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Multiple charges against Wisconsin captive deer farm

MADISON — The owner and one employee of a Galesville, Wisconsin, deer farm will face criminal charges and civil penalties for allegedly running an illegal deer-hunting operation, the State of Wisconsin announced today.

A joint investigation by the Wisconsin Department of Natural Resources and the Wisconsin Department of Agriculture, Trade and Consumer Protection revealed that, Travis Brush, owner, and Randall Hoff, an employee, of Brush Ranch Outfitters were involved in luring wild deer into a high-fenced captive deer farm with the intent to harvest trophy bucks. The accused were found to have altered the fence to allow wild deer to enter the facility from which customers may purchase a hunting opportunity and harvest deer year round. The use of illegal bait along with hunts during closed seasons and hunting with the wrong licenses also were investigated and led to additional charges.

“The investigation was initiated when members of the public reported unusual activity to the agencies,” said Todd Schaller, Chief Conservation Warden for the DNR. “Together the agencies were able to combine resources and work with the Trempealeau County District Attorney on charges.”

The Wisconsin deer farming industry is regulated by both the DNR and DATCP who have authority over different aspects of farm-raised white-tail deer. The DNR is primarily responsible for regulating fences, while DATCP regulates most all other considerations including deer health, animal movements and hunting ranches.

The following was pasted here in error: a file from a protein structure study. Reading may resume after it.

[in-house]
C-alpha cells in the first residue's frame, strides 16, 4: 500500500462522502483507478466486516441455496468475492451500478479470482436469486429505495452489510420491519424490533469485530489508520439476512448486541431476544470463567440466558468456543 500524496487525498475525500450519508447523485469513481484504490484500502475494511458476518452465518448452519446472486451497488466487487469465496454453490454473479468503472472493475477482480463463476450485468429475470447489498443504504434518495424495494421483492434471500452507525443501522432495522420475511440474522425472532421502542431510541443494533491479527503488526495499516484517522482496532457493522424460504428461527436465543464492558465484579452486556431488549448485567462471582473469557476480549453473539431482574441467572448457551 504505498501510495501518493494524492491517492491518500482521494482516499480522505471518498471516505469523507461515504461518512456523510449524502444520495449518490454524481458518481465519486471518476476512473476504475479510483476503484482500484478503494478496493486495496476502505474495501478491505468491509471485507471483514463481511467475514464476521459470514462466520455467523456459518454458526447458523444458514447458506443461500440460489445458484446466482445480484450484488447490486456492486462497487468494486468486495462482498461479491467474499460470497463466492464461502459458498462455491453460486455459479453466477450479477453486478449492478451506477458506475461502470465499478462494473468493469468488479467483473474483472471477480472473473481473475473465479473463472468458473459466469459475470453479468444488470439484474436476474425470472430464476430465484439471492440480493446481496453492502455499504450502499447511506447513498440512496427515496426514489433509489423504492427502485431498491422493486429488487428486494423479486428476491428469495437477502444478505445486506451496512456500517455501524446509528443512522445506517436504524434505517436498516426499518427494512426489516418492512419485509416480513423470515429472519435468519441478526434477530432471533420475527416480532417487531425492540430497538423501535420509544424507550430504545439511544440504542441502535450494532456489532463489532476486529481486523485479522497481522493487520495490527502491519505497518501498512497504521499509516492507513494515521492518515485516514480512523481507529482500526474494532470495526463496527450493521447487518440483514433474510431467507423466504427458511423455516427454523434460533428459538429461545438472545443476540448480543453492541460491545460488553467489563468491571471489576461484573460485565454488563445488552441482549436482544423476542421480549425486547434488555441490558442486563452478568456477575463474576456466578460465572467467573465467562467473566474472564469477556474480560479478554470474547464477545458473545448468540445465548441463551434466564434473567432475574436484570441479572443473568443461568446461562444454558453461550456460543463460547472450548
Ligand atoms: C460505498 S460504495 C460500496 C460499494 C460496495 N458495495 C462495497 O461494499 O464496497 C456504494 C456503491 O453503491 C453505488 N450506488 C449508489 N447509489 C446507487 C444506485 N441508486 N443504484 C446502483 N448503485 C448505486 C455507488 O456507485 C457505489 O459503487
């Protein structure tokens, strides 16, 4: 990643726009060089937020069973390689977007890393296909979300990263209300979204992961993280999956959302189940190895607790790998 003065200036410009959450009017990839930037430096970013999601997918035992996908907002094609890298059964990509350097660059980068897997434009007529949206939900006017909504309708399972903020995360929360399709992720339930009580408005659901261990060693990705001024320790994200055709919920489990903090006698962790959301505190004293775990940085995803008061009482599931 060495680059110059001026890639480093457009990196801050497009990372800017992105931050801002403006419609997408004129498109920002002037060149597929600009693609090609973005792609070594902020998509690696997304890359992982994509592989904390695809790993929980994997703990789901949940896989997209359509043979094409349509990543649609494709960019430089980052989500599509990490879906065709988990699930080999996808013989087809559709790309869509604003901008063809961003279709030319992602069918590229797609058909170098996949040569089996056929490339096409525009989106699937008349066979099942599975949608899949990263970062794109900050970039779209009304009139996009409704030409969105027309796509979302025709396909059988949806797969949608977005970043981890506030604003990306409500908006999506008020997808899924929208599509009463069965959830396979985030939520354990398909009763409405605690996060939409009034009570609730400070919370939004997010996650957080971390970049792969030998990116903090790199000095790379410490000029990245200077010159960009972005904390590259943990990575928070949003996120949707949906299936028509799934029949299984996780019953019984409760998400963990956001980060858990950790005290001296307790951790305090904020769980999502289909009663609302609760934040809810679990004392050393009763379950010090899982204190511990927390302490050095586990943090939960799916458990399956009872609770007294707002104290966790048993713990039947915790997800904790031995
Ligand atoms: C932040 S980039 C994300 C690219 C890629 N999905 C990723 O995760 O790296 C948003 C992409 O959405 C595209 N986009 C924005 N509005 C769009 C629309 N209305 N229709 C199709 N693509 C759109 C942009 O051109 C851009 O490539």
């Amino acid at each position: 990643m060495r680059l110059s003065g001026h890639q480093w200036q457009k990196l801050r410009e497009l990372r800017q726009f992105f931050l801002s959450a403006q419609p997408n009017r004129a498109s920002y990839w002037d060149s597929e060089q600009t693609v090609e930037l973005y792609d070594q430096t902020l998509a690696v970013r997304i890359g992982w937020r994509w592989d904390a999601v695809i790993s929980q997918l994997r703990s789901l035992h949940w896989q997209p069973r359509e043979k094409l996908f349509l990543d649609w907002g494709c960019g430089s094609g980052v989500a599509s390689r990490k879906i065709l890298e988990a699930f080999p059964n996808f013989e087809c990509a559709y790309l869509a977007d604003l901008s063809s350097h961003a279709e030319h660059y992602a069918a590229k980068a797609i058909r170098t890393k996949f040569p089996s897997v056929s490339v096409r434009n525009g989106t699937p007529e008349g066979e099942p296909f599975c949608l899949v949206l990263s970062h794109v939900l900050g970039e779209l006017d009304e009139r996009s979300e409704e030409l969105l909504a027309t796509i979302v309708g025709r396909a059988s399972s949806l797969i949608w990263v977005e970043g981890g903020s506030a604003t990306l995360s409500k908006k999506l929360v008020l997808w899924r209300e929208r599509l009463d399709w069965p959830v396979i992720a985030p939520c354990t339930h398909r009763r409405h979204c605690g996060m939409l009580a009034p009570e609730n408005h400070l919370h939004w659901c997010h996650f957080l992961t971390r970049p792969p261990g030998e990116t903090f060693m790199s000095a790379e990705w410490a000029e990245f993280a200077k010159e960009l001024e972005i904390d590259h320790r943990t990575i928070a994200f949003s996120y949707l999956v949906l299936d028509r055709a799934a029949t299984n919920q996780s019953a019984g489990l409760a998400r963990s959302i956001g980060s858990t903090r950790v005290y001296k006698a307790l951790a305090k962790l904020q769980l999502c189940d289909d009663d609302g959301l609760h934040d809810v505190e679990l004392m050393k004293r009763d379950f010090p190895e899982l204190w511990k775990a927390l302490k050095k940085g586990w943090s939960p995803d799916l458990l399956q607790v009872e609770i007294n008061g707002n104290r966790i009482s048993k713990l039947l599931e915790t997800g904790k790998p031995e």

“In this instance, we found that the actions of Brush Ranch Outfitters created a situation where captive deer and wild white-tailed deer commingled to create a potential disease risk that, if we had not stopped it, could have had a negative impact on the deer population in this part of Wisconsin,” said Dr. Paul McGraw, Wisconsin State Veterinarian with the DATCP Division of Animal Health.

Rick Vojtik, president of Whitetails of Wisconsin, says this investigation touches on a top priority for members of the statewide deer-farming organization.

“We appreciate the work of the DNR and the DATCP in stopping this practice,” Vojtik said. “The White Tails of Wisconsin is against the activity highlighted in this case because we are concerned about diseases being spread in farming and non-farming situations.”

Schaller and McGraw say the joint investigation illustrates how Wisconsin’s citizens and natural resources are served effectively and efficiently by two state agencies combining expertise and assets.

“Each agency brought its strengths to the case which has everything to do with the preservation and health of the state’s highly valued resource – its white-tailed deer,” Schaller said. Hunting is also a major statewide economic driver for the state during fall hunting seasons.

“The DNR focused on the illegal hunting practices of wild deer along the perimeter fence, while DATCP investigated the improper harvesting of trophy bucks and the disease-related implications of their activity,” McGraw said.

The watchful eye of the public is to be commended in this investigation, say both agencies.

“DNR wardens and DATCP investigators cannot be everywhere, so we value our working relationship with the citizens who share the state agencies’ mission to protect and serve,” Schaller said.

People who have information regarding natural resource violations may confidentially report by calling or texting: VIOLATION HOTLINE: 1-800-TIP-WDNR or 1-800-847-9367. The hotline is in operation 24 hours a day, 7 days a week. Trained staff relay report information to conservation wardens. Likewise, reports about captive deer farms can be sent to datcpanimals@wi.gov or call 1-800-572-8981.

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